It was one of the most shocking moments in Tribal Council history on Thursday's episode of "Survivor: Game Changers," as Jeff Varner outed his own tribe member, Zeke Smith, as transgender.
In an attempt to get the target off himself when it came time to vote someone out, Varner exposed Smith to prove that Zeke was hiding something from the rest of the team. And boy did it backfire. Immediately, everyone in his tribe -- as well as host Jeff Probst -- came down on Varner, as Zeke sat in stunned silence.
After many attempts to explain himself, some admonishing from Smith and Probst and a heartfelt show of support from Sarah, Varner was sent packing without an official tribal vote.
After the show aired, new interviews with the two men at the center of the controversy and another with Probst himself were released, giving some insight on where feelings stand between them all now.
"A person's gender history is private information and it is up to them, and only them, when, how, and to whom they choose to disclose that information," Smith wrote in a guest column for The Hollywood Reporter. "Keeping your gender history private is not the same as a gay person being "in the closet." The only people who need to know are medical professionals and naked fun time friends."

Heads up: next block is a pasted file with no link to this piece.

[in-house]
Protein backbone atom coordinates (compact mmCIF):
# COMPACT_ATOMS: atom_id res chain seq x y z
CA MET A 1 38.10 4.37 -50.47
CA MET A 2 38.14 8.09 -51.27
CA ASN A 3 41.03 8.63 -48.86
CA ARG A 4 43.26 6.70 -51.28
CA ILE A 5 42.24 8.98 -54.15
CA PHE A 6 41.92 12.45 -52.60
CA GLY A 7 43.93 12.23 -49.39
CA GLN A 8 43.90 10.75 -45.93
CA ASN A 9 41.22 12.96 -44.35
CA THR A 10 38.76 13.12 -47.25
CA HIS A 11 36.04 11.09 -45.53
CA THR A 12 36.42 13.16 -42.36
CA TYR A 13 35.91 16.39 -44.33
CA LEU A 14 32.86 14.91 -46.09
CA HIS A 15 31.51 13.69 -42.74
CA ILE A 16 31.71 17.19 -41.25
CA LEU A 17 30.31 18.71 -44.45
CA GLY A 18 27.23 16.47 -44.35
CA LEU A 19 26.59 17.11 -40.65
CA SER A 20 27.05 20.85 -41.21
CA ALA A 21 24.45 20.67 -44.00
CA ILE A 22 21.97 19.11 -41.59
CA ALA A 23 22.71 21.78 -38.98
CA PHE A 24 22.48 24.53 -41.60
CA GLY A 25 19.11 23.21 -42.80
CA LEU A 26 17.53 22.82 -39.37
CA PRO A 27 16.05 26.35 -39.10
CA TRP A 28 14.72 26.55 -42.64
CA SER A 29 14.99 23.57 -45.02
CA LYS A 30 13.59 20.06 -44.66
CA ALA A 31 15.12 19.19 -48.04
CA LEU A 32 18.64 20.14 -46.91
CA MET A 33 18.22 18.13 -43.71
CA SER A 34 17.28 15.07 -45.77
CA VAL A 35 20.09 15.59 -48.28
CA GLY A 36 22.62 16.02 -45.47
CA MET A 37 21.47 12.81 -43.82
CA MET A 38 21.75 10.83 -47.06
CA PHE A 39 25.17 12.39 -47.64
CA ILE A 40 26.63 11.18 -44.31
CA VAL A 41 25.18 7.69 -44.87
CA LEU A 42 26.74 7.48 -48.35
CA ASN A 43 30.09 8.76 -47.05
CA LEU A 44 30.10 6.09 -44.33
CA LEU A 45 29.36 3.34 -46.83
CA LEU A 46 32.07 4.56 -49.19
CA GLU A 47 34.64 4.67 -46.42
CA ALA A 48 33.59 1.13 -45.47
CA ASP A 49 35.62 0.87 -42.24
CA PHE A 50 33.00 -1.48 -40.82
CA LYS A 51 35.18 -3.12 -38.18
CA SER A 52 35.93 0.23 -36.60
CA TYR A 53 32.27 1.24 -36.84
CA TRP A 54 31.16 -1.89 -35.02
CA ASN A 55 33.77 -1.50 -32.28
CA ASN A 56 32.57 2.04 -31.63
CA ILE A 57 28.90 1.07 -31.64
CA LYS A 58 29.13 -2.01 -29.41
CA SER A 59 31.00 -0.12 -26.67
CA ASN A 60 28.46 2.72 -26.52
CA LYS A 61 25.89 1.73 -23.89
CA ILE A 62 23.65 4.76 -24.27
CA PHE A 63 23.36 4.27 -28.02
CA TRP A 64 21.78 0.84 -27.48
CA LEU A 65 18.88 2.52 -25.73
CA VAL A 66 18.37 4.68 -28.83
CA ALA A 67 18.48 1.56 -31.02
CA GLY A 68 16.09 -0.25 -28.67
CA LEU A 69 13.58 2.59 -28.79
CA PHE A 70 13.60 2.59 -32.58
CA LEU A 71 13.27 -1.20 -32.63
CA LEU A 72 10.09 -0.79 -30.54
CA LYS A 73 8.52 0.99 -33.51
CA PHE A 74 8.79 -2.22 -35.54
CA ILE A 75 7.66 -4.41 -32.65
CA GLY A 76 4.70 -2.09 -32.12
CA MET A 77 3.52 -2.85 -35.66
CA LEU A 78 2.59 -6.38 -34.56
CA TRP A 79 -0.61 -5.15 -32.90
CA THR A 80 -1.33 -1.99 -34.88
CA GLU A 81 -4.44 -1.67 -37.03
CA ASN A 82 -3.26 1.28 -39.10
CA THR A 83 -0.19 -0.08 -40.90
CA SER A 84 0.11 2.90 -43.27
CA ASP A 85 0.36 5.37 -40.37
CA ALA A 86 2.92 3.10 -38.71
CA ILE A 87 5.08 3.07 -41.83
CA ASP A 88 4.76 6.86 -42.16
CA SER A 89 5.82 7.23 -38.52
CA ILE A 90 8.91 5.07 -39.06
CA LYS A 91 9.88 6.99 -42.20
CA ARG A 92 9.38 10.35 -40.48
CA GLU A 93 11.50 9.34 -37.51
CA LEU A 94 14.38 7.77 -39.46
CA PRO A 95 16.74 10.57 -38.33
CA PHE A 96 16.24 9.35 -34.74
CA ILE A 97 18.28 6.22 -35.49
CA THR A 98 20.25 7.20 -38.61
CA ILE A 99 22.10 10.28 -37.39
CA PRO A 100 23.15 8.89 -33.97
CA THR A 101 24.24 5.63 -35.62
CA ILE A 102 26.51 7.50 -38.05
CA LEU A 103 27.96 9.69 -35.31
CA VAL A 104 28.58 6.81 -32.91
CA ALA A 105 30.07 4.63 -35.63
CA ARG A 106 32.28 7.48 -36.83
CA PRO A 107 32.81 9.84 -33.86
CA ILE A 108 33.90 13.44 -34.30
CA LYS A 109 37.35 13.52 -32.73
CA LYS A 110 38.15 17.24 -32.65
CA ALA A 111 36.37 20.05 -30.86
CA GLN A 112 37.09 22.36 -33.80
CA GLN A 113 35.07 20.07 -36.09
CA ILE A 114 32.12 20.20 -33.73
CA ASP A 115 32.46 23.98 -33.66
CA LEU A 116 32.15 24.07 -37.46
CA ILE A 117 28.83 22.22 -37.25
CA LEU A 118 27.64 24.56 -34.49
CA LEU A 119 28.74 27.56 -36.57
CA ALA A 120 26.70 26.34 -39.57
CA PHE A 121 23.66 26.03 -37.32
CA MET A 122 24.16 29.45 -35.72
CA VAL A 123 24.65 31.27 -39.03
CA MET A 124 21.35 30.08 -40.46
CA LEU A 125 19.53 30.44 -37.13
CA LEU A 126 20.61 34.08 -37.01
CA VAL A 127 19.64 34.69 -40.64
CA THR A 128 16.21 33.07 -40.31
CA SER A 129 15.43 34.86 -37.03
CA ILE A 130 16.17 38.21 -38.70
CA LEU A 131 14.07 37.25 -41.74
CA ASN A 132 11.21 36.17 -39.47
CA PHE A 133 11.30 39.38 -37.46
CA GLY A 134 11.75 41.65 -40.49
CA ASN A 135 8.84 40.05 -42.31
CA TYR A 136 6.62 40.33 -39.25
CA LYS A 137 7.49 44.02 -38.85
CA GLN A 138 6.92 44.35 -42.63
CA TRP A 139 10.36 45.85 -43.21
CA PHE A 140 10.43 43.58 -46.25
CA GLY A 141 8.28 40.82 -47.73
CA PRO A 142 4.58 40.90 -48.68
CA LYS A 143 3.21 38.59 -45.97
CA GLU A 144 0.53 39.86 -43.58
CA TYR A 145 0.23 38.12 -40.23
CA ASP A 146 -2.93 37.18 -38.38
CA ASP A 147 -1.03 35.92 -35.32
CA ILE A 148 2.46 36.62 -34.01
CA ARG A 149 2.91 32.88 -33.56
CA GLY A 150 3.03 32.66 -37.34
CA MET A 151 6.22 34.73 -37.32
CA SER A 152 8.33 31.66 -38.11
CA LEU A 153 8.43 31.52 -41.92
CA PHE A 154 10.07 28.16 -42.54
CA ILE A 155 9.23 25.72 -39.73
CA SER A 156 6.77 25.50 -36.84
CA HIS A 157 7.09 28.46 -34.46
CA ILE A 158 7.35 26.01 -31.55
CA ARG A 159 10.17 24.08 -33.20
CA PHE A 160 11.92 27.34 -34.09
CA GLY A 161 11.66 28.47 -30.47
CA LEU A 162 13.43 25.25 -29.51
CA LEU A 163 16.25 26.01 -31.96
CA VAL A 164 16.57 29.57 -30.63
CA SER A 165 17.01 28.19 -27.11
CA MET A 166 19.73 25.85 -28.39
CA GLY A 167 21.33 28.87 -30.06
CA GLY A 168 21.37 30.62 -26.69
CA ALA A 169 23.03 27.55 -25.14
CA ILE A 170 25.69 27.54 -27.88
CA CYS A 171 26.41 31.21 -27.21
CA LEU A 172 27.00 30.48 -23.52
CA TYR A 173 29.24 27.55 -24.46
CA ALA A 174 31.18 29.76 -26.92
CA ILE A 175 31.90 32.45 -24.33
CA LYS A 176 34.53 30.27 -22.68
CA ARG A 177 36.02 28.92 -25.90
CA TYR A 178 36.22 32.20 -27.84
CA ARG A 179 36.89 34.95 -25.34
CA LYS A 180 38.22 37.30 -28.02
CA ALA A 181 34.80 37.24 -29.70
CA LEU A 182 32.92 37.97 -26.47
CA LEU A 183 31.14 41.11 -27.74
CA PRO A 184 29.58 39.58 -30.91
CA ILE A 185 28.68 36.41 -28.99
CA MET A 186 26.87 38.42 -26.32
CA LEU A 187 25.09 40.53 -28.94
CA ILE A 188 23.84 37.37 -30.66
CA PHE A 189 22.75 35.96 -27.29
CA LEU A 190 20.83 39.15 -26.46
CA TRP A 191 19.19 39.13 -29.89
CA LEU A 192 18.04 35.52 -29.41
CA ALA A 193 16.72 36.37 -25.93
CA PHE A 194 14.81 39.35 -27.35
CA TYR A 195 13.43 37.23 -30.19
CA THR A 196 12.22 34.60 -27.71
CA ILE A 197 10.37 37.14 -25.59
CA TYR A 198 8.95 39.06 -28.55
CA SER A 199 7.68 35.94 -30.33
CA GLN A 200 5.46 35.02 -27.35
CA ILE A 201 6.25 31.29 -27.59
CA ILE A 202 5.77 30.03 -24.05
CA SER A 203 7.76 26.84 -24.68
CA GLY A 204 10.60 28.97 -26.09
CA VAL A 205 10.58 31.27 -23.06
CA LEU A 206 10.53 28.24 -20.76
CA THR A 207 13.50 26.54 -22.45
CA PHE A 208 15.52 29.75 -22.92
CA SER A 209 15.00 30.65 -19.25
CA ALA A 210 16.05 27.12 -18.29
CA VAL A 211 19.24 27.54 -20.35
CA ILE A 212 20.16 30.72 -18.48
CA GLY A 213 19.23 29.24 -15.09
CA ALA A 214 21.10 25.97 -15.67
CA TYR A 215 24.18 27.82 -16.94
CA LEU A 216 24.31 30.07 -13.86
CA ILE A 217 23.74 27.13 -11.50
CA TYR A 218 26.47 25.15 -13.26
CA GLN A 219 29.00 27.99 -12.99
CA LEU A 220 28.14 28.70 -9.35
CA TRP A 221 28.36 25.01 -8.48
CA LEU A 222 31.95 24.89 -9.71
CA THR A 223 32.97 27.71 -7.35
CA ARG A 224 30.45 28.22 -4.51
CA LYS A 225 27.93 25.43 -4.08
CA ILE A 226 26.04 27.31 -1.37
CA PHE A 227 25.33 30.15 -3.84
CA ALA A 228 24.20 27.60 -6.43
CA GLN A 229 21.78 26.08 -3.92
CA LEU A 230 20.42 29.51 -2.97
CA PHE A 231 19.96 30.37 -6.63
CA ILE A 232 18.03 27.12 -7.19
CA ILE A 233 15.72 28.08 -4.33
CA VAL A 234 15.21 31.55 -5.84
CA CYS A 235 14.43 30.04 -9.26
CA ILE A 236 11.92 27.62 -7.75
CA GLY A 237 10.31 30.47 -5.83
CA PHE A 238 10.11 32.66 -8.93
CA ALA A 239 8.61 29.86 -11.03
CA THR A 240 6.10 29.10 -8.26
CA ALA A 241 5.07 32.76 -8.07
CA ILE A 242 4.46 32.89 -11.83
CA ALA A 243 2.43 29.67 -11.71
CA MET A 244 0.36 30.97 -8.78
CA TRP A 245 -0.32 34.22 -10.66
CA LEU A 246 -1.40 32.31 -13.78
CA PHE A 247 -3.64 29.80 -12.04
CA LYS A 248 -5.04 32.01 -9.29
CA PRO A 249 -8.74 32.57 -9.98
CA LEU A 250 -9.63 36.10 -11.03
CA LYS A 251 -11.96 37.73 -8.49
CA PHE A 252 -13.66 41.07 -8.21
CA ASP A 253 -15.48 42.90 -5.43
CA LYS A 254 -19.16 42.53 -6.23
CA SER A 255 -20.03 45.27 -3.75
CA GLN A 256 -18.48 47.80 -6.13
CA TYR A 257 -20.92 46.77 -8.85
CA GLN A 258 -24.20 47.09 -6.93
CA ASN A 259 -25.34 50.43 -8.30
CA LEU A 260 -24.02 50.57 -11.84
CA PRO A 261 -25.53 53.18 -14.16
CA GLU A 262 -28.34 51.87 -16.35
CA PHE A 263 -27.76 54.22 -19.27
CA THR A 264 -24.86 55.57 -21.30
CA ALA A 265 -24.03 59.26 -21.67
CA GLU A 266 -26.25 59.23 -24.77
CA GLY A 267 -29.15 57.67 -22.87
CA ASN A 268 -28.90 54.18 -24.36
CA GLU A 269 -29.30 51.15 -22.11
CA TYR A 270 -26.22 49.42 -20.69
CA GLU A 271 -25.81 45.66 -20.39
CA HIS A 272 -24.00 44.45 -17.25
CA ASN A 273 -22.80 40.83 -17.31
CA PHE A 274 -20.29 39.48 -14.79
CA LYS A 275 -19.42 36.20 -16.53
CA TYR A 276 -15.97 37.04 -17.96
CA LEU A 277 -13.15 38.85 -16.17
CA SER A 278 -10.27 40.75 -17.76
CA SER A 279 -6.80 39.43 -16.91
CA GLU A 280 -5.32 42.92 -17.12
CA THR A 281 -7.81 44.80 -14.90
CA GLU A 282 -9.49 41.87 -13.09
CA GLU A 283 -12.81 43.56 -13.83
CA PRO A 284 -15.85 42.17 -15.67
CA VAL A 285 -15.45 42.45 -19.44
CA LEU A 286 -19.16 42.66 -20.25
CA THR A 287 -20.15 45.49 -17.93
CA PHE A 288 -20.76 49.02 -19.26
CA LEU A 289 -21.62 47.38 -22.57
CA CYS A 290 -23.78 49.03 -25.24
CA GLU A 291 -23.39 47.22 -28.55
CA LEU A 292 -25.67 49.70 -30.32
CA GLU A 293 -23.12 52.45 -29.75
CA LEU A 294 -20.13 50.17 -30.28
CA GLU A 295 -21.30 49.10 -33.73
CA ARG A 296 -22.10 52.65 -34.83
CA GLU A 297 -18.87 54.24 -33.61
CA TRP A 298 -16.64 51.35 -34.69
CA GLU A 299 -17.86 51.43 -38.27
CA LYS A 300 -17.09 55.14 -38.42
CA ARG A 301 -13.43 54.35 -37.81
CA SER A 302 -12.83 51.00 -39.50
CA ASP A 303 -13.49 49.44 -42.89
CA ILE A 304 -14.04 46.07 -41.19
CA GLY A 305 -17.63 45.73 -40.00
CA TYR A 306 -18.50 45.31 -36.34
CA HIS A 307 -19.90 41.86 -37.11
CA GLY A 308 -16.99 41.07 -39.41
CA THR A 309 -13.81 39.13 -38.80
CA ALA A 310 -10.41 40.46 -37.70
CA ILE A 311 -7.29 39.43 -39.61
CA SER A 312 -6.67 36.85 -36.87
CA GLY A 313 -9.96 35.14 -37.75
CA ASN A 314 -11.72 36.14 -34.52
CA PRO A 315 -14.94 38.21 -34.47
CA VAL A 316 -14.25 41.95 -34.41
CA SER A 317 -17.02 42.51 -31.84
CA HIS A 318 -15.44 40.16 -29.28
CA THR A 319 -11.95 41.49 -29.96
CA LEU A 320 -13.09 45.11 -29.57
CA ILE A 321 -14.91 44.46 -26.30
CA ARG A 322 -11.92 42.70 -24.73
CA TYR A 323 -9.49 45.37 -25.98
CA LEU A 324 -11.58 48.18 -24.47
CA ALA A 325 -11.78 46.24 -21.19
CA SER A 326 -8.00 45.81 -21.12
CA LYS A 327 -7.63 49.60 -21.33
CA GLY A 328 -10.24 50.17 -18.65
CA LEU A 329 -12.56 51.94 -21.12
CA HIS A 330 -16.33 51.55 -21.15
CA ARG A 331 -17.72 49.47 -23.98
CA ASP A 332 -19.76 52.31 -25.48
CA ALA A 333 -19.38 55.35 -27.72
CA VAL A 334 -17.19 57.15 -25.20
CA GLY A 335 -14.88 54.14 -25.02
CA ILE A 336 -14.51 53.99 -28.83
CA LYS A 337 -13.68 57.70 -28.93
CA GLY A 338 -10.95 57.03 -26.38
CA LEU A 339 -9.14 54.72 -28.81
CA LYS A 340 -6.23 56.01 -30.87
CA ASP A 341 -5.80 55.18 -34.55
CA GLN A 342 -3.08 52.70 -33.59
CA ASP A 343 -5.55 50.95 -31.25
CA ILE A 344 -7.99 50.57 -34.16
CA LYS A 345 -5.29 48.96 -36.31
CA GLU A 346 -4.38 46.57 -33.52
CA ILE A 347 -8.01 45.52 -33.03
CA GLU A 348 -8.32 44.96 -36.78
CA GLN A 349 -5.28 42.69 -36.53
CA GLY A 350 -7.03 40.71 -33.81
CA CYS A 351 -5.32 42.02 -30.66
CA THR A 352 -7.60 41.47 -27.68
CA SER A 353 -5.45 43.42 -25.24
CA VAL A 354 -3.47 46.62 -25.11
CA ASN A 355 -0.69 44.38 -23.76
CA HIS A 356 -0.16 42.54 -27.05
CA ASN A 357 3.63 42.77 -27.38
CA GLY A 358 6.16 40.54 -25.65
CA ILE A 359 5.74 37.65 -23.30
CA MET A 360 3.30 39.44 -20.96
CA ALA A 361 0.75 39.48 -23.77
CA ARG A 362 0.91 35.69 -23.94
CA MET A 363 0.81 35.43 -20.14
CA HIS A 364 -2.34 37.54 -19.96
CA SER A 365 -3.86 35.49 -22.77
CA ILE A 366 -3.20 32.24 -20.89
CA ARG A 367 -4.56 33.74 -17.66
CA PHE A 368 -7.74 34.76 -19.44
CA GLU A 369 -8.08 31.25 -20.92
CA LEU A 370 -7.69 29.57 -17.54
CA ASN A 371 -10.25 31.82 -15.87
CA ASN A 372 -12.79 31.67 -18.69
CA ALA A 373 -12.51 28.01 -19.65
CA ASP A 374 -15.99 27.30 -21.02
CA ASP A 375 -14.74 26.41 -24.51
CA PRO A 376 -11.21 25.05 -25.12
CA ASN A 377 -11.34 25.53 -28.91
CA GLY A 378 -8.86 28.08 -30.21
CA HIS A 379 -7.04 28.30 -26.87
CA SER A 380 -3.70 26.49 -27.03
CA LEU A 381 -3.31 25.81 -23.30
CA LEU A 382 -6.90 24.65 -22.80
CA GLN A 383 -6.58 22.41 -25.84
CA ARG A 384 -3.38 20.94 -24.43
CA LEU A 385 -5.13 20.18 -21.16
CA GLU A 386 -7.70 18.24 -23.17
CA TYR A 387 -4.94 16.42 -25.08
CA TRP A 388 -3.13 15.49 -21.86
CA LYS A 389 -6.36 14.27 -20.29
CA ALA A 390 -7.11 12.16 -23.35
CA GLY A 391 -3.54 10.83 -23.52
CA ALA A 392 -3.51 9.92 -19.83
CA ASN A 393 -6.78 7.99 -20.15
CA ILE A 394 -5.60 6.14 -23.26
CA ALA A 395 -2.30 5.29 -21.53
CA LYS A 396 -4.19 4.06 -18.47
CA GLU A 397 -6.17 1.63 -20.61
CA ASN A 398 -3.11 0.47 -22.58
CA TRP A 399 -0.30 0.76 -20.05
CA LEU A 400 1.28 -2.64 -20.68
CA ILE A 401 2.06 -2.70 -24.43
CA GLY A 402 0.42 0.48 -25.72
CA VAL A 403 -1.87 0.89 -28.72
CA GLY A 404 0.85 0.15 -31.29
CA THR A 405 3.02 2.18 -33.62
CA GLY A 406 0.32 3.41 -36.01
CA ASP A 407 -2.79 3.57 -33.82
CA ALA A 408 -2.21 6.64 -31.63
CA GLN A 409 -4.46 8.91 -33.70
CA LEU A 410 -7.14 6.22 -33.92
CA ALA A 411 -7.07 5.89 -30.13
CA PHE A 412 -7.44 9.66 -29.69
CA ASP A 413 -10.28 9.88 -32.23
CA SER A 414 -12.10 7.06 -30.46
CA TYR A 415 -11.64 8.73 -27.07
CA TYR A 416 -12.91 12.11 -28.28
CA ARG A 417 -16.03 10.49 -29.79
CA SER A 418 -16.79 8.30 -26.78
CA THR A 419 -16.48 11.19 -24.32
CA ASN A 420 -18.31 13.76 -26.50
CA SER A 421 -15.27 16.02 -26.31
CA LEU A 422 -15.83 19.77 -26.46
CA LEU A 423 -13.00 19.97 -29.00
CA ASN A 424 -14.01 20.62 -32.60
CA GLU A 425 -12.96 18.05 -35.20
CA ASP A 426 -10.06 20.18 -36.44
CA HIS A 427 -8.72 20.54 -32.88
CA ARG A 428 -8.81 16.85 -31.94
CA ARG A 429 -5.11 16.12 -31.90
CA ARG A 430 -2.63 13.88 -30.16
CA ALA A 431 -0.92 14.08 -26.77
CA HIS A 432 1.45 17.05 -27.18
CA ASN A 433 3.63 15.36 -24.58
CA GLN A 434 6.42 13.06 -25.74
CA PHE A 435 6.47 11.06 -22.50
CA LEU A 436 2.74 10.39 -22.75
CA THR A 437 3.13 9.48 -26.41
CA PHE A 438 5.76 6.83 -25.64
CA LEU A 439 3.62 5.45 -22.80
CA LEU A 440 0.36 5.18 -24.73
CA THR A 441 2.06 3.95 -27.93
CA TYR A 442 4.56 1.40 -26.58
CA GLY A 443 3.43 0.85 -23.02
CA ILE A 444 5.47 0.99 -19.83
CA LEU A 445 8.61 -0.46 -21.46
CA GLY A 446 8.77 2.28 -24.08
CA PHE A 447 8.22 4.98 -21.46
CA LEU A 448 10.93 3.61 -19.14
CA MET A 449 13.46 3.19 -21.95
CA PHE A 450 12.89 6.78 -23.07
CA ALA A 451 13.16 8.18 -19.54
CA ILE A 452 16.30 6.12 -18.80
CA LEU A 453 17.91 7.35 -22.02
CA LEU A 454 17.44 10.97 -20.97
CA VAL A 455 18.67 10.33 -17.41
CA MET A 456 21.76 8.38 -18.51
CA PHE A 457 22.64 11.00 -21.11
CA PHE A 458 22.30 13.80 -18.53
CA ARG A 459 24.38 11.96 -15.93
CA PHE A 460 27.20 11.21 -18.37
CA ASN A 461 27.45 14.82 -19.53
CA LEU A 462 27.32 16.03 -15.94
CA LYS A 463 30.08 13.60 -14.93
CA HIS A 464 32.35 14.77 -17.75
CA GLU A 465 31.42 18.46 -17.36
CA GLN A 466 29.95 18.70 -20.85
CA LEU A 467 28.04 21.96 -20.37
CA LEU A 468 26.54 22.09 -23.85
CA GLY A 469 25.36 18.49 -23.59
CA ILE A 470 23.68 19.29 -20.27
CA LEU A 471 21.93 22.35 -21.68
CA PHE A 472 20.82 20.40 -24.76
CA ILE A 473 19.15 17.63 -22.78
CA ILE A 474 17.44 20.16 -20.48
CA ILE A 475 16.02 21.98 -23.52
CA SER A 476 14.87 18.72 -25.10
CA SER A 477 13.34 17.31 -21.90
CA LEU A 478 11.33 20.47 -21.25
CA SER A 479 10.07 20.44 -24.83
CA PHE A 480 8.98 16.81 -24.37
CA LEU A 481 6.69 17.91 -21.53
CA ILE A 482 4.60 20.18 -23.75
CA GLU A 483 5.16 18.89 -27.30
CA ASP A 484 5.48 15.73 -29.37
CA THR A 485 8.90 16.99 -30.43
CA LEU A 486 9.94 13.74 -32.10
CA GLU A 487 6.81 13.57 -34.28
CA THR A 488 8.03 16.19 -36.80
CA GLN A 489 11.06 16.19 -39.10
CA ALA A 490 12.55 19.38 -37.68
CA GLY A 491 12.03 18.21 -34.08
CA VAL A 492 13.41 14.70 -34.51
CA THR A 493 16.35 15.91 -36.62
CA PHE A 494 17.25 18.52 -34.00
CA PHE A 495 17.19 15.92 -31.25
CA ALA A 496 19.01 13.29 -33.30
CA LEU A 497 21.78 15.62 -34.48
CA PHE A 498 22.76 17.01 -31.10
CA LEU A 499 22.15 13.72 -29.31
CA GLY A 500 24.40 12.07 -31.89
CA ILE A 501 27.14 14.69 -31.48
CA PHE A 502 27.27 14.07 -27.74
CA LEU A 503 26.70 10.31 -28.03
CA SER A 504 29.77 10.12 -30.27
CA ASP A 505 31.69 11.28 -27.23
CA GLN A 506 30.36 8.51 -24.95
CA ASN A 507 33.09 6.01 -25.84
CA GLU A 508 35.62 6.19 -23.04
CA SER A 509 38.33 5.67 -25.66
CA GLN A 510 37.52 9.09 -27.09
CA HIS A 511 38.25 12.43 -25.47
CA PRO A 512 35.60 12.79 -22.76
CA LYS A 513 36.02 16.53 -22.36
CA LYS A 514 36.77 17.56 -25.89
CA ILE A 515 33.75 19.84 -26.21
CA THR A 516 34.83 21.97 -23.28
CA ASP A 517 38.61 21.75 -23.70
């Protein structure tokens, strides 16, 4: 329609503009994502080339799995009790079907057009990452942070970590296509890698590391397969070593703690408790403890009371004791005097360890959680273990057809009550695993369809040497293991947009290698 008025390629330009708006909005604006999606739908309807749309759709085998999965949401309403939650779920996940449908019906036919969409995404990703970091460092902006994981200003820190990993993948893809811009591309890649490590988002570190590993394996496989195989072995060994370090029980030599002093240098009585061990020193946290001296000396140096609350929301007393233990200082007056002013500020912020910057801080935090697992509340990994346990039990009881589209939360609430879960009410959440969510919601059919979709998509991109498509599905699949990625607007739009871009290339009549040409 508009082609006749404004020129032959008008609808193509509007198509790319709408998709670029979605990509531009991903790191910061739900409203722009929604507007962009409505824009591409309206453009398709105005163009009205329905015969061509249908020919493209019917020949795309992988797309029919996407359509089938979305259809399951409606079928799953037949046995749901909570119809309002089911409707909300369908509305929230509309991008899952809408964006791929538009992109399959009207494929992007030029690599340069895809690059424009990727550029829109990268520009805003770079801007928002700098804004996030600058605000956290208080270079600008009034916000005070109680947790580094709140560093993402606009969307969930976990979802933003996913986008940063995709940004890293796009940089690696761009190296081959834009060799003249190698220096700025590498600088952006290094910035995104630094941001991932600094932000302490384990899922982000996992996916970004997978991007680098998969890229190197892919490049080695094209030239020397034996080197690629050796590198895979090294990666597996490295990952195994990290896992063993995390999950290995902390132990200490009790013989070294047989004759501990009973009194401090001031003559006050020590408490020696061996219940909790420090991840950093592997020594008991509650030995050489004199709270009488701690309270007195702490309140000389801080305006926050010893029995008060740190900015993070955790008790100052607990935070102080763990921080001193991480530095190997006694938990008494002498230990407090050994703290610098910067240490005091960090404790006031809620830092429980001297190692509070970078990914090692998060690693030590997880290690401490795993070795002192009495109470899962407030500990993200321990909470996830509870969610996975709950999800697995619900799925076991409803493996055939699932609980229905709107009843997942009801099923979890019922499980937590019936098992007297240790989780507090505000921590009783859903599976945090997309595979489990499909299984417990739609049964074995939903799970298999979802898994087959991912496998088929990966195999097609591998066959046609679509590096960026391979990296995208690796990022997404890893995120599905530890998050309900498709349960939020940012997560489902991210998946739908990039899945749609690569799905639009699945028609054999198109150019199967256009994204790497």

"In calling me deceptive, Varner invoked one of the most odious stereotypes of transgender people, a stereotype that is often used as an excuse for violence and even murder," he continued. "If we're being perfectly honest with one another, I've struggled with that forgiveness in the months following. I can’t foresee us sipping martinis together in Fire Island. Forgiveness does not require forgetting or excusing his actions. Forgiveness requires hope. Hope that he understands the injury he caused and does not inflict it upon others. Hope that whatever torments his soul will plague him no more. I have hope for Jeff Varner. I just choose to hope from afar, thank you very much."
Varner sent out his own message on Twitter:
And Jeff Probst explained he was just as shocked by Varner's actions as the rest of his tribe.
"I cannot imagine anyone thinking what was done to Zeke was okay on any level, under any circumstances, and certainly not simply because there was a million dollars on the line," he told EW. "It was one of the most surreal moments I’ve ever encountered on the show."
The host also explained how he wasn't aware Zeke was transgender until after he was cast for his first season, "Millennials vs. Gen X."
"My story with Zeke goes like this. I met Zeke in casting and loved him. I still have my original notes from that meeting. He was very engaging, gifted in his ability to manipulate with his words, and he wore this crazy Hawaiian shirt and had poofy hair. We knew we were doing Millennials vs. Gen X as a theme and we wanted him on the Millennials tribe immediately," he said. "It wasn't until after he left that I was told he was transgender. From that point forward we agreed that if his story was to be told, he would be the one to decide when, where, and how."
"As for someone else bringing it up, Zeke was fully aware someone might suspect it or bring it up and he said, 'I will deal with it as it arises,'" he continued. "And I have to add it was never a question of Zeke being worried his story would come out. Zeke is a massive Survivor fan and his point with us was very clear — he wanted to be seen as a Survivor player. Not the first transgender Survivor player. I really respected that distinction and I understood it."